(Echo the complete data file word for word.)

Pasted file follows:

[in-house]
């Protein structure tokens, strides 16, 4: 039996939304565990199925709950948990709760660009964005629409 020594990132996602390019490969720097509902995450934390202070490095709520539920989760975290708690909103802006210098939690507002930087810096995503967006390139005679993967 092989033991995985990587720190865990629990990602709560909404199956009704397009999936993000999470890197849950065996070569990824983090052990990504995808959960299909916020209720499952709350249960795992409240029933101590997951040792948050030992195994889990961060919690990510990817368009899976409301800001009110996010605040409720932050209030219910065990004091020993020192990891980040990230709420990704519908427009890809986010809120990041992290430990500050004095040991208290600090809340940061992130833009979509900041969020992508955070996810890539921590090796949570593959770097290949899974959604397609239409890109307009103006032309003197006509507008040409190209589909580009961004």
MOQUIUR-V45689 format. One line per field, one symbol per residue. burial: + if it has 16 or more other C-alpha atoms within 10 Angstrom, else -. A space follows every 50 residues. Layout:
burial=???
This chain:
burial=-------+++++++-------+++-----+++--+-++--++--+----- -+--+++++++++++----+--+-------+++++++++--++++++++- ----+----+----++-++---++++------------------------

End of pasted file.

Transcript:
[in-house]
């Protein structure tokens, strides 16, 4: 039996939304565990199925709950948990709760660009964005629409 020594990132996602390019490969720097509902995450934390202070490095709520539920989760975290708690909103802006210098939690507002930087810096995503967006390139005679993967 092989033991995985990587720190865990629990990602709560909404199956009704397009999936993000999470890197849950065996070569990824983090052990990504995808959960299909916020209720499952709350249960795992409240029933101590997951040792948050030992195994889990961060919690990510990817368009899976409301800001009110996010605040409720932050209030219910065990004091020993020192990891980040990230709420990704519908427009890809986010809120990041992290430990500050004095040991208290600090809340940061992130833009979509900041969020992508955070996810890539921590090796949570593959770097290949899974959604397609239409890109307009103006032309003197006509507008040409190209589909580009961004």
MOQUIUR-V45689 format. One line per field, one symbol per residue. burial: + if it has 16 or more other C-alpha atoms within 10 Angstrom, else -. A space follows every 50 residues. Layout:
burial=???
This chain:
burial=-------+++++++-------+++-----+++--+-++--++--+----- -+--+++++++++++----+--+-------+++++++++--++++++++- ----+----+----++-++---++++------------------------